How to Set up an OR Regular Expression in Python 


               


How to Set up an OR Regular Expression in Python



Python


In this article, we show how to set up an OR regular expression in Python.

You would use an OR regular expression if you are looking within a string for one of several different characters or subexpressions.

In other words, you are looking for an expression that is just not one way. It can be in one of several ways. This is why you would use an OR statement. You are looking for one of several possible characters or subexpressions.

So in the world of regular expressions, the symbol for OR is |.

We will run a few examples so that you can see how to utilize an OR regular expression in actual code.

So let's go over an example right now.

We will write a regular expression that looks for the word, bad, bed, or bid within a string.

If it finds either bad, bed, or bid, it will be a match for the regex match.

So the following code to search a string for bad, bed, or bid is shown below.



So let's now go over this code.

re is the module in Python that allows us to use regular expressions. So we first have to import re in our code, in order to use regular expressions.

After this, we have a variable, phrase1, which contains the string that we want to search using regular expressions.

The string is, "There are 240 beds in this room"

As you see, this string has the word, 'bed' in it.

Therefore, this word, 'bed', should match our regex.

We then create a variable named patterns, which we assign to, [r'b[e|a|i]d']

We will now dissect this regular expression.

So we have, r'b

What this does is it looks for a word that starts with the letter, b

We then have, [e|a|i], which signifies that the next character after b that we want to find is either e,a, or i.

We then have d' which signifies that the next character is d. Therefore, we are looking bad, bed, or bid.

If you look at the above examples that have each of these words, you can see that the regular expression contains these words.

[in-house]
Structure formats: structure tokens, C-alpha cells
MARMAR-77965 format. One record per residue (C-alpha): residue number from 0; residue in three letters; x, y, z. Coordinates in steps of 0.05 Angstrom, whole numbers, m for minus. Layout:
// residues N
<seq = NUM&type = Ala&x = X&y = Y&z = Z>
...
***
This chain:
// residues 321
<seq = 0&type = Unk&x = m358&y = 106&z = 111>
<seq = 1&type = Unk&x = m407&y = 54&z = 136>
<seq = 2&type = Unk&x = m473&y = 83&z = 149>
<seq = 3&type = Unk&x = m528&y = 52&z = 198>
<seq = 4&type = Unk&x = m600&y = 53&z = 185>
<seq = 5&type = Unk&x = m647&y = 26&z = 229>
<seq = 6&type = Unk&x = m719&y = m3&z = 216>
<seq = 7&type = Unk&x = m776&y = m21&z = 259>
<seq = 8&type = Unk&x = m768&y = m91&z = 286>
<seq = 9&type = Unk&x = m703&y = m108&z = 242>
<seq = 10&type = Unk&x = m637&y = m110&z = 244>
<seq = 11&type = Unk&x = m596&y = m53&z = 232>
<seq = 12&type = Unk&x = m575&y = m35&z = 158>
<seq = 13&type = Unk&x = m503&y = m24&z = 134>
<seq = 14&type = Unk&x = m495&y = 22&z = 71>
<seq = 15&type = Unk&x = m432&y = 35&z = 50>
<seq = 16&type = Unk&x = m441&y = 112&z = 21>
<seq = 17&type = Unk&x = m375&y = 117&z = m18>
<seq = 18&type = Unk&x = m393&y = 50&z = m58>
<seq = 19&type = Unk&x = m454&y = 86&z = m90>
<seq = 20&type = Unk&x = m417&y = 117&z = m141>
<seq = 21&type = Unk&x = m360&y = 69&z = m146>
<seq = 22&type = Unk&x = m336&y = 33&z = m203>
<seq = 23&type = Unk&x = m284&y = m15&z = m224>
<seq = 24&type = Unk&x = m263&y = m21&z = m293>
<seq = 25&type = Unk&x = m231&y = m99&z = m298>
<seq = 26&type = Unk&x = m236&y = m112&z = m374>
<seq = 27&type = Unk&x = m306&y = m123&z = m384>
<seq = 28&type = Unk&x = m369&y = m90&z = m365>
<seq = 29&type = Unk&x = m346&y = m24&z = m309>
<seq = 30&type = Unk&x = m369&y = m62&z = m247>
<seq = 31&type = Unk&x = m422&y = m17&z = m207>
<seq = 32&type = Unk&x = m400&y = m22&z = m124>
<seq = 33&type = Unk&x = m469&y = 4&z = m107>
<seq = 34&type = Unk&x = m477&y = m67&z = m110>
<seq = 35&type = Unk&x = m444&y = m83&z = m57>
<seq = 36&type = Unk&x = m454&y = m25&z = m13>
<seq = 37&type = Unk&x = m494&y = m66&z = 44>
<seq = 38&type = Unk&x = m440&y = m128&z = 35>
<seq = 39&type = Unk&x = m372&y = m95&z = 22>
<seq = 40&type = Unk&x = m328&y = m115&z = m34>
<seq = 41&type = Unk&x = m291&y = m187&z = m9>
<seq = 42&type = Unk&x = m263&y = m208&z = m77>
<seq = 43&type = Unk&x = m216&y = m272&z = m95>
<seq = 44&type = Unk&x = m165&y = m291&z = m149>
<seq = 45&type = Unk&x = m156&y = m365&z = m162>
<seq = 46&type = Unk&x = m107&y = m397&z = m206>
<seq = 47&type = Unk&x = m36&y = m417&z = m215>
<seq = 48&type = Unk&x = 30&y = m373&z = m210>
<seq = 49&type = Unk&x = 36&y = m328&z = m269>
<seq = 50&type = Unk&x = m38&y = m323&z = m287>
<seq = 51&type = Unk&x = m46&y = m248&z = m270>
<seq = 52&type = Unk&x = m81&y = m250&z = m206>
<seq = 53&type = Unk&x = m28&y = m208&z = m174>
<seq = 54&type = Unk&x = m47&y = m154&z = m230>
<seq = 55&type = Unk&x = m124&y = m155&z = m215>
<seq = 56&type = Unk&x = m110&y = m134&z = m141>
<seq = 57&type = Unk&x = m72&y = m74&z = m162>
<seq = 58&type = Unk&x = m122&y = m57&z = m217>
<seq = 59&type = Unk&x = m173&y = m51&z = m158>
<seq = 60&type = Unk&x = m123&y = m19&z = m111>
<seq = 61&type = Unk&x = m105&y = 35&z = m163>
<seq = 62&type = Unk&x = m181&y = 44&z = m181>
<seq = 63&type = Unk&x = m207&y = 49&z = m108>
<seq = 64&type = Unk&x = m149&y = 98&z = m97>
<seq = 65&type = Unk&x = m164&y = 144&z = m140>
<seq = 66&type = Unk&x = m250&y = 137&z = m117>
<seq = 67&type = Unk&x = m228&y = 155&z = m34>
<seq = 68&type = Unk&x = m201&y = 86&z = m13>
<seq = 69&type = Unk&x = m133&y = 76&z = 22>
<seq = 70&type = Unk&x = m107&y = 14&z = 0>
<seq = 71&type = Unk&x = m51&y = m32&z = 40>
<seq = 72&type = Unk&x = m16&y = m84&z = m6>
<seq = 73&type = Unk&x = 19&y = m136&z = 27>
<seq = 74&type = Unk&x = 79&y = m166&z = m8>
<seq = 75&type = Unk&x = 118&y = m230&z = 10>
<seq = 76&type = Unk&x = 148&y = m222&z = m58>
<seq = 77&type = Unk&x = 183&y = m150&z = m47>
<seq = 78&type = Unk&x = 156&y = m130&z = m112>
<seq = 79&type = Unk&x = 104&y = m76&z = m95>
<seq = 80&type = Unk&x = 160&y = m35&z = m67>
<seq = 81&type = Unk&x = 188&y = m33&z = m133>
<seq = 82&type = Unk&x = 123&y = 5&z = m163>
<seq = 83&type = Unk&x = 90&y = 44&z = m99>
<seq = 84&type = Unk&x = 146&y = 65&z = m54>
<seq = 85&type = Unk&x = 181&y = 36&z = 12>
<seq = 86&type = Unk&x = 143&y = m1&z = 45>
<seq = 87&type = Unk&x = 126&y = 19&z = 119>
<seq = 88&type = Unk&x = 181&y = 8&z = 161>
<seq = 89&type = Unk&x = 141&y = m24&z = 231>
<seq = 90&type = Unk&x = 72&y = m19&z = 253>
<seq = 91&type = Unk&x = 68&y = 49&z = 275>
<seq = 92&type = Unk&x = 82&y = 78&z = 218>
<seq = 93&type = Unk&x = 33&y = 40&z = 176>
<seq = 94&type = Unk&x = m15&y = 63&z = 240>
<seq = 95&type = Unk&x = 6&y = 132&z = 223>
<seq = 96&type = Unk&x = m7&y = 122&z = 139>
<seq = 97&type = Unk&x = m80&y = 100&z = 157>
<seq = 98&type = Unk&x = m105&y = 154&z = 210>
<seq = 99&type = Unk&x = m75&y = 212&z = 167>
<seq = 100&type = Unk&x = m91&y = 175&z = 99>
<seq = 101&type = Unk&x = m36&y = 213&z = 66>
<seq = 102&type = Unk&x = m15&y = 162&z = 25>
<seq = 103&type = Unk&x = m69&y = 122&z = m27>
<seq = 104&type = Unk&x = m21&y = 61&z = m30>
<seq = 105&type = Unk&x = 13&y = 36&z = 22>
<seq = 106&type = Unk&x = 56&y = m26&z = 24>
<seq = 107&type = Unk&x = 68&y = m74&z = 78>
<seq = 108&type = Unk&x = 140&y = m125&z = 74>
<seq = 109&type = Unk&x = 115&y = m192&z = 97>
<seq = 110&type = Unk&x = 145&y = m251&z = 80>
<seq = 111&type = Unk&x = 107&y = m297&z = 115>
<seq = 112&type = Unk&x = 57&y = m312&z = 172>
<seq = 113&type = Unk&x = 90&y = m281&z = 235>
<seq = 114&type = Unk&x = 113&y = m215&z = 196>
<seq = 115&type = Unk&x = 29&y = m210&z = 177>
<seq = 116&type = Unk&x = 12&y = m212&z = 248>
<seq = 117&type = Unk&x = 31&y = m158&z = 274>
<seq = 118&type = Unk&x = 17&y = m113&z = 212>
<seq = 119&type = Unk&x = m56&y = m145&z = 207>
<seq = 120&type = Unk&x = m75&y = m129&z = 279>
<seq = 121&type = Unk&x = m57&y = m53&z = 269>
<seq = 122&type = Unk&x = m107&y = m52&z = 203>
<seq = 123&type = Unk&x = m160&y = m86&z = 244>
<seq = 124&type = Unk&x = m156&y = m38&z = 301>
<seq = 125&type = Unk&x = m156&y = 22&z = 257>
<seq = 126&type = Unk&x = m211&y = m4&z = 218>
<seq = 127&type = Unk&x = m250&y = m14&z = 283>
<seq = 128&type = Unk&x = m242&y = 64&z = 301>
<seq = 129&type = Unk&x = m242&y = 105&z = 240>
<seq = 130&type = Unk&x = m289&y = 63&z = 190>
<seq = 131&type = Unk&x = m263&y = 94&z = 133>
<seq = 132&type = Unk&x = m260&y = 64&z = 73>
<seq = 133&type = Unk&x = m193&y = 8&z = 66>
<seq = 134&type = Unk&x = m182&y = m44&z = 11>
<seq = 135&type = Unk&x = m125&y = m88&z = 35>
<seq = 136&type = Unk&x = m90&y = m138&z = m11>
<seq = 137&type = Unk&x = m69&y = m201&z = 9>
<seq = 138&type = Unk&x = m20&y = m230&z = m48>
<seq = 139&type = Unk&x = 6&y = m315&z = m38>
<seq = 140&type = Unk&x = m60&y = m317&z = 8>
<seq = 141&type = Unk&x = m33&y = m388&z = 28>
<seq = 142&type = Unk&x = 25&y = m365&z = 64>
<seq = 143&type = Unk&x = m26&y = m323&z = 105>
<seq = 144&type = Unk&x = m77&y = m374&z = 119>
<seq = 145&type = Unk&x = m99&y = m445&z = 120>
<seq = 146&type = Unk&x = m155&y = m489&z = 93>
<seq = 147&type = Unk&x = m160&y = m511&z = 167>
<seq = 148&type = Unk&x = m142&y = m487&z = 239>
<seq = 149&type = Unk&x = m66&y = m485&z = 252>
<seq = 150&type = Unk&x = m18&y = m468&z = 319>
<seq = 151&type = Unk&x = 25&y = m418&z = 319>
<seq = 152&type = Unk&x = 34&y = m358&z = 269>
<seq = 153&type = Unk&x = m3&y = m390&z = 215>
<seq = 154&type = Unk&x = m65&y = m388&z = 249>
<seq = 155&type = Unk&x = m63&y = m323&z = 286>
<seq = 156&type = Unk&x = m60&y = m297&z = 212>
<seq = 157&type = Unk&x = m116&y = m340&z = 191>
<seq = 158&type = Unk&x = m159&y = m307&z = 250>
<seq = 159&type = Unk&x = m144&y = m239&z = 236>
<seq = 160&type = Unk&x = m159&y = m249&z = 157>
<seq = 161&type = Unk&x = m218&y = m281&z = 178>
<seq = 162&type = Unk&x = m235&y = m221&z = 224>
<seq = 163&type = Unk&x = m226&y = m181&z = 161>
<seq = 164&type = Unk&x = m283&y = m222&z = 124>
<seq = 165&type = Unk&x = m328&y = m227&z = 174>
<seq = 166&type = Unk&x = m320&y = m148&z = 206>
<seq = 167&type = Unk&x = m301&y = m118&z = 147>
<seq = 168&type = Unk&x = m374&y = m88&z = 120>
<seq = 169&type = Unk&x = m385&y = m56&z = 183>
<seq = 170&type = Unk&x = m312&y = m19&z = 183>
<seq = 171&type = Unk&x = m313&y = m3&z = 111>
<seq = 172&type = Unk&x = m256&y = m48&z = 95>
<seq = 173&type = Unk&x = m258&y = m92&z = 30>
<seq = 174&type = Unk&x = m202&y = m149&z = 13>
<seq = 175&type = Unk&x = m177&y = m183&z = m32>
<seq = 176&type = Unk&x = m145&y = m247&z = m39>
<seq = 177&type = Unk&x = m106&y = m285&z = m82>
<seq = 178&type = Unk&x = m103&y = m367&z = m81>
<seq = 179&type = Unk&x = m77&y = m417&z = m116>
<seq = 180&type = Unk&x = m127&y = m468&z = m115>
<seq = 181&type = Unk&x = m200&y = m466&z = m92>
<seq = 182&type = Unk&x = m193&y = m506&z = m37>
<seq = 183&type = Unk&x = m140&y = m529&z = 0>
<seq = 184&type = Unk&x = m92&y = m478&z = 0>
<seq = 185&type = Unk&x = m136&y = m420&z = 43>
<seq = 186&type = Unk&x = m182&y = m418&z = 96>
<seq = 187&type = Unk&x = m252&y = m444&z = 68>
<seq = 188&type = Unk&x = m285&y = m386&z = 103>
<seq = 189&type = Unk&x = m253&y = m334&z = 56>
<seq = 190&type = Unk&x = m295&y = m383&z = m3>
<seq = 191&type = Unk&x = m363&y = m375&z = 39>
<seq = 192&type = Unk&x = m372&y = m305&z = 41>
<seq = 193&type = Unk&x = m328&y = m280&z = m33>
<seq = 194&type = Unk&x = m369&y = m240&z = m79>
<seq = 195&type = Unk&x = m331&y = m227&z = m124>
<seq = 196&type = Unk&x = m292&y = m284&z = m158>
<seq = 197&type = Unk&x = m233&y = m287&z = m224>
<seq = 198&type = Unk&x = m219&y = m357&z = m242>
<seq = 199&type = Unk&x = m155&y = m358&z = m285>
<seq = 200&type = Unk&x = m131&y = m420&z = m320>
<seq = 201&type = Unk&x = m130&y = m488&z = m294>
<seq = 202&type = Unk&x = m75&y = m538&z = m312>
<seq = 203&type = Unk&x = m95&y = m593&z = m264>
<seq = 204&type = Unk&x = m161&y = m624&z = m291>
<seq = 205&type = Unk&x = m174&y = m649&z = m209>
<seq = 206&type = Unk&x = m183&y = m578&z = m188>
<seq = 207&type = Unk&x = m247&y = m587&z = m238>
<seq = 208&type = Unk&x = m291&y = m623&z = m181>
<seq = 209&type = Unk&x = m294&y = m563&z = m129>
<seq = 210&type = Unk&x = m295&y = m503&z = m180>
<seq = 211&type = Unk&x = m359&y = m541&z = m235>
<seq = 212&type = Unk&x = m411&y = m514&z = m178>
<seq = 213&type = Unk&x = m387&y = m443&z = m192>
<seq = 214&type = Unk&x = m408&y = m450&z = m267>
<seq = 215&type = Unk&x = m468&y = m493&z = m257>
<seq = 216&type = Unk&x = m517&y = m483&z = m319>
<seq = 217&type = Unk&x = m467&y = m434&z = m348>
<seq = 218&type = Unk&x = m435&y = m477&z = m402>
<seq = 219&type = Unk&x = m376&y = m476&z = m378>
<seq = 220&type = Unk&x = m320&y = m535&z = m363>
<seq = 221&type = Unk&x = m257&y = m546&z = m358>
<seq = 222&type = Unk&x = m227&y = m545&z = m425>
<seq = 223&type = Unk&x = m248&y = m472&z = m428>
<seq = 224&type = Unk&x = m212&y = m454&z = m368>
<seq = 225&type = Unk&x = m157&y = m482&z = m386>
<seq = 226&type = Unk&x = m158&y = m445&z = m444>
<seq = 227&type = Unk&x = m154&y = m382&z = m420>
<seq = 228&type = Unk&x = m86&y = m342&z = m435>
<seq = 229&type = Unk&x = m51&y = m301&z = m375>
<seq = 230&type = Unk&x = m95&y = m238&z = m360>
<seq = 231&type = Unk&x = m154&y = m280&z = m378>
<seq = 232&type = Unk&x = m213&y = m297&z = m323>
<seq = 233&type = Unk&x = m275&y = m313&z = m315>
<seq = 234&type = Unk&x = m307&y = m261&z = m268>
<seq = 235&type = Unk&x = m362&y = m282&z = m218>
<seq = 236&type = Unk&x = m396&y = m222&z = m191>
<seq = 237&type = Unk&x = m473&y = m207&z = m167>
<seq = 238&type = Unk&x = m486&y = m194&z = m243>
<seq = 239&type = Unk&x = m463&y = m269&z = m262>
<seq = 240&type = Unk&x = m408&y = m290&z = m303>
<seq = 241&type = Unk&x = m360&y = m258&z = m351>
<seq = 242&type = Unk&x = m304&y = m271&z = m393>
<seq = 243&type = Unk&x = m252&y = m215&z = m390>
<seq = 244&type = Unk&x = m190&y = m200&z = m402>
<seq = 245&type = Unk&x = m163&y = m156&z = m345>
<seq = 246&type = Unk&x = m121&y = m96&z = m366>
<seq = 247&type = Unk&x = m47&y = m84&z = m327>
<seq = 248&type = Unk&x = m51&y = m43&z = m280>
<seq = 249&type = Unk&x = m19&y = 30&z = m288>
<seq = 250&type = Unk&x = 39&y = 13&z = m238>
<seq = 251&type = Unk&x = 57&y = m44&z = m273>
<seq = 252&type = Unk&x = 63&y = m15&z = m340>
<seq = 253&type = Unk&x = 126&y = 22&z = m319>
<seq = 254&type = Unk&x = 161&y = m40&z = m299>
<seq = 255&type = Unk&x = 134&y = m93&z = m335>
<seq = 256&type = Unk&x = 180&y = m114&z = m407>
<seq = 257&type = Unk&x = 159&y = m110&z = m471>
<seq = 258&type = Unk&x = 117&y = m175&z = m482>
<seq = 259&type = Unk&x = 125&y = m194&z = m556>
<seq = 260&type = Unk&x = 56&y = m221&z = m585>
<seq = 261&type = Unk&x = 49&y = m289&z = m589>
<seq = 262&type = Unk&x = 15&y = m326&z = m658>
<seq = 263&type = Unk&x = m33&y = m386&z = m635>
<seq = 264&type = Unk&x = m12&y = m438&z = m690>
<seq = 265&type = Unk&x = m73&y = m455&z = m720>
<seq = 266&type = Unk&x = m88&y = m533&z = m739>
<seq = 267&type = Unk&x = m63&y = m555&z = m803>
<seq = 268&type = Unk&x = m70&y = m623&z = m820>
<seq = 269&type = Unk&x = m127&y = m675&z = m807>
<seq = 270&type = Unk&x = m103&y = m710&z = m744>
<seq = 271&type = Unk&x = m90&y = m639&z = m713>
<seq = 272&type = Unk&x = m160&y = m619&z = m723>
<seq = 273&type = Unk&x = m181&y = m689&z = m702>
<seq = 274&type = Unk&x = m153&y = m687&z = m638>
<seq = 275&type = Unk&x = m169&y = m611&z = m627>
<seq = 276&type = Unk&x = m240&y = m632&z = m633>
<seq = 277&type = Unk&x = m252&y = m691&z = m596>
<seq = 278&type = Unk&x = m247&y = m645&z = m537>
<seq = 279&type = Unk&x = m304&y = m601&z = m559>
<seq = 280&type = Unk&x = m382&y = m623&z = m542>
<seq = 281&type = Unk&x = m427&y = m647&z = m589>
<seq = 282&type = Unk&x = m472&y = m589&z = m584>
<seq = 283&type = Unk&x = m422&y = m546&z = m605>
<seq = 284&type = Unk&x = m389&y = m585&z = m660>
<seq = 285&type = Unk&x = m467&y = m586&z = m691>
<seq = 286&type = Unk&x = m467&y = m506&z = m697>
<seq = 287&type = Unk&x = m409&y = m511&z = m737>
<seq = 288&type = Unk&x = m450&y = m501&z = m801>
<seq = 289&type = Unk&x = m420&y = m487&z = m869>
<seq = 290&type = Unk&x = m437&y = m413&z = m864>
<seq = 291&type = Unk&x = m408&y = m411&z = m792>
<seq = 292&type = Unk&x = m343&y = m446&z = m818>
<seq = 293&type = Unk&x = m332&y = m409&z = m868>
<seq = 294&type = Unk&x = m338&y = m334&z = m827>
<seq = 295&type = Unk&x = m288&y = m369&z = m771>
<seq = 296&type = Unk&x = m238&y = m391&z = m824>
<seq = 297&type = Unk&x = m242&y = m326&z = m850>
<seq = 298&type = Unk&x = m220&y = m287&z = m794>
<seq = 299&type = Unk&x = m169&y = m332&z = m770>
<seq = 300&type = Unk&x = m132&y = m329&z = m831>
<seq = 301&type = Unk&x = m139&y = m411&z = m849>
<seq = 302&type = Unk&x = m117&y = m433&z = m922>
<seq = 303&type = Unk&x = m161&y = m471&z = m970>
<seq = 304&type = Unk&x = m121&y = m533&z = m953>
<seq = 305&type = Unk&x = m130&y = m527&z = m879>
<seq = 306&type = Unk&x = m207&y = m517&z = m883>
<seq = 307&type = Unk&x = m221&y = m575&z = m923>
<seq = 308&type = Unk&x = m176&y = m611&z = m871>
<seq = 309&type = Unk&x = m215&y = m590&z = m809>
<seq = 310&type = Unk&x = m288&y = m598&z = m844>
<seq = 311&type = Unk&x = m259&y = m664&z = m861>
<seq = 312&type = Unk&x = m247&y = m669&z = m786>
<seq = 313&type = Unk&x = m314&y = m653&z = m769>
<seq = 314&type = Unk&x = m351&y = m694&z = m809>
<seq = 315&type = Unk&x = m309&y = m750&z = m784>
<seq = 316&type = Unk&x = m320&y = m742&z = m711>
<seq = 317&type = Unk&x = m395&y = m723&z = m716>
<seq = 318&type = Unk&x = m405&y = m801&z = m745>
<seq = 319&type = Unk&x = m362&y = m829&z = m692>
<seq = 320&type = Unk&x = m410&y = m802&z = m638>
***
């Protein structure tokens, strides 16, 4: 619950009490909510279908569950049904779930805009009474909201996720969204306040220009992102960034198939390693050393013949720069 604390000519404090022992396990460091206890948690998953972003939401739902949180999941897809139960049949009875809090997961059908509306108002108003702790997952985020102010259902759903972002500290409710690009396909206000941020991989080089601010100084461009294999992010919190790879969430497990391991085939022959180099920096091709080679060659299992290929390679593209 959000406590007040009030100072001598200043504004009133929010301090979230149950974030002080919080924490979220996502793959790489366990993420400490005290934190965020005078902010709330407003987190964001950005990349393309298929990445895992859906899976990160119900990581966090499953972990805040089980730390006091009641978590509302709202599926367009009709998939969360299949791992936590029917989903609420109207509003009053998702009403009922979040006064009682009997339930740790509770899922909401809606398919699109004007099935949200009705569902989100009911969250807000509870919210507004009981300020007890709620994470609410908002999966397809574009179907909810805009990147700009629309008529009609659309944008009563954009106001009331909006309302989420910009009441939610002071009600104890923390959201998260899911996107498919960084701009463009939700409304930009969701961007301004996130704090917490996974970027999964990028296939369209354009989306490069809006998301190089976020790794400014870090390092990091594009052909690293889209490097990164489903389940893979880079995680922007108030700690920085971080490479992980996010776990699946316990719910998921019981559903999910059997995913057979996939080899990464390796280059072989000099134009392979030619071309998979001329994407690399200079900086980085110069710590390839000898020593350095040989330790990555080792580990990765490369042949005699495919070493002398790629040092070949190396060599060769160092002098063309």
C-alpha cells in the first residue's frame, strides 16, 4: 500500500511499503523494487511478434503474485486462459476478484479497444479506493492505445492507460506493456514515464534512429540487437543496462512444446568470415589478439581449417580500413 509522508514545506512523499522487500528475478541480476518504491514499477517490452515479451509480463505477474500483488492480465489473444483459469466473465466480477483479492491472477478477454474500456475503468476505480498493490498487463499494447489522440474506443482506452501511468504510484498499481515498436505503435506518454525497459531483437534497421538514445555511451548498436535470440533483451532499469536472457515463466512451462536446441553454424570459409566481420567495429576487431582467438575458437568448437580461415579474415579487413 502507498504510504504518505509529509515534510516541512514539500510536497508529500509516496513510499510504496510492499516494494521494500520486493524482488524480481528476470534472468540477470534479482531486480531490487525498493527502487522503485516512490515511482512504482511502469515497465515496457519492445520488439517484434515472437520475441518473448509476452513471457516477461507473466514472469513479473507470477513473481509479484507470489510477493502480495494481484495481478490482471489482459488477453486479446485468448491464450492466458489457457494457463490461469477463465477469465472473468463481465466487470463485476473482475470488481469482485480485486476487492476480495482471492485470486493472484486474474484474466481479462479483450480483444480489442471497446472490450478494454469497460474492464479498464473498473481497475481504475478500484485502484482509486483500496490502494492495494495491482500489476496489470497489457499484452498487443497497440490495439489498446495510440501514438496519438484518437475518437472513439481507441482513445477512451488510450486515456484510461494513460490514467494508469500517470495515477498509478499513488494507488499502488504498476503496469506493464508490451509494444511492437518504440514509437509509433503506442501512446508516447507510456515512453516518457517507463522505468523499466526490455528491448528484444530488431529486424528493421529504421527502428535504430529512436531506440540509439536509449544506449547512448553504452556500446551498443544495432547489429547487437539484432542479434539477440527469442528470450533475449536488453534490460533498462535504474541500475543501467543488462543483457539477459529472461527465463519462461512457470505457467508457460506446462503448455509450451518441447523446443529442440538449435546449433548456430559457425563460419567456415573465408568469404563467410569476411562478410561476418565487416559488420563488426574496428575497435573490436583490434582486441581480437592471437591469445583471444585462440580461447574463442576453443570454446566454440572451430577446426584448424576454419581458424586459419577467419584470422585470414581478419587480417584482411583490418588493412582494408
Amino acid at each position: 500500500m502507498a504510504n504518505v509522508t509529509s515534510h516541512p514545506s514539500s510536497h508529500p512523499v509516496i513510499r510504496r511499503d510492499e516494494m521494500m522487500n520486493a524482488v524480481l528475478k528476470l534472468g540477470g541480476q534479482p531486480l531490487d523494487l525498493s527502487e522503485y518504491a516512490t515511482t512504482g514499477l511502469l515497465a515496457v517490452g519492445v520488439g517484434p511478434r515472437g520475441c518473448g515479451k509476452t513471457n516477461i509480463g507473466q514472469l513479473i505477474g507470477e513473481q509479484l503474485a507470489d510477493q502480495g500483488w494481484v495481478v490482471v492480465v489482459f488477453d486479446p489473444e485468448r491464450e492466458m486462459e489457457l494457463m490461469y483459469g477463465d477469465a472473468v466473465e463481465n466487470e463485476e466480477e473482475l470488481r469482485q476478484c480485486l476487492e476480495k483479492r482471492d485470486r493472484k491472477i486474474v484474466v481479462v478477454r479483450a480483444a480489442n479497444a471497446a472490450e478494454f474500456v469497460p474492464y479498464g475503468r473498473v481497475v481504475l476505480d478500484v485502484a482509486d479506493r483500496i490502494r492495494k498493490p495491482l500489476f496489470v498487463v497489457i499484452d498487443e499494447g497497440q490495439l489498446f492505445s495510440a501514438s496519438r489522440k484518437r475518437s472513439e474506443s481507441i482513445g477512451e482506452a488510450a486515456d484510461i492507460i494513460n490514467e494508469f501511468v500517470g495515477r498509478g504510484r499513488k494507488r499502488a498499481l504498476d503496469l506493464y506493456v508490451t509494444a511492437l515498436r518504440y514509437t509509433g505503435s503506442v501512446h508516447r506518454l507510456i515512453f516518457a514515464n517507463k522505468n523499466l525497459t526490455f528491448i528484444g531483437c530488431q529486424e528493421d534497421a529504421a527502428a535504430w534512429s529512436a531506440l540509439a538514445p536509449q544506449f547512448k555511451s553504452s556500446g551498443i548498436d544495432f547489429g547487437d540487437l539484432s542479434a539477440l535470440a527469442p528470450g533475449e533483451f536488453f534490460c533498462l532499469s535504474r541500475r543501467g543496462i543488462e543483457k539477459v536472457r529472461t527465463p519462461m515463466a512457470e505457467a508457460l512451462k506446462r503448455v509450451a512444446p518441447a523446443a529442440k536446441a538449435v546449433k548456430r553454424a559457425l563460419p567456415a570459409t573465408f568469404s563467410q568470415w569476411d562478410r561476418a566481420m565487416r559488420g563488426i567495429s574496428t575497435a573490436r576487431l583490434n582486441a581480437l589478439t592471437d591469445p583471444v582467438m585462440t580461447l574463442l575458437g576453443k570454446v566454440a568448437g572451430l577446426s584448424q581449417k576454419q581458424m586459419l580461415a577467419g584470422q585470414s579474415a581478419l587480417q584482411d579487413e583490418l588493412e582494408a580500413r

The last phrase, phrase4, contains neither of these words, so you can see that this returns an empty list.

Now let's examine an alternative way that we can write this code.

This regular expression above will only have lowercase characters returned. It will not return uppercase characters.

To get the full picture, let's look at a complete example.

This is shown in the code below.



Okay, so this is another way we can write a regular expression that matches the word, bad, bed, or bid.

The way before was shorter, but some people may be more comfortable with this method, as it seems easier to write and read.

It finds either the word, bad, bed, or bid in a string and returns it in a list.

One thing to mention. The above lists look for bad, bed, bid, in the text, not necessarily the singularly word by itself, but as long as those 3 letters appear in the text. This means, that, 'bedroom', would count, which may not be what we would want.

So let's now write code that looks for the word, bad, bed, or bid, singularly occurring alone.

We can do this with the following code shown below.



Now this regex only returns the word, bad, bed, or bid, by itself singularly. It doesn't return it if the 3 letters are in the context of another word such as bedroom, beds, or bids.

And this is how we can use a logical OR with regular expressions in Python.


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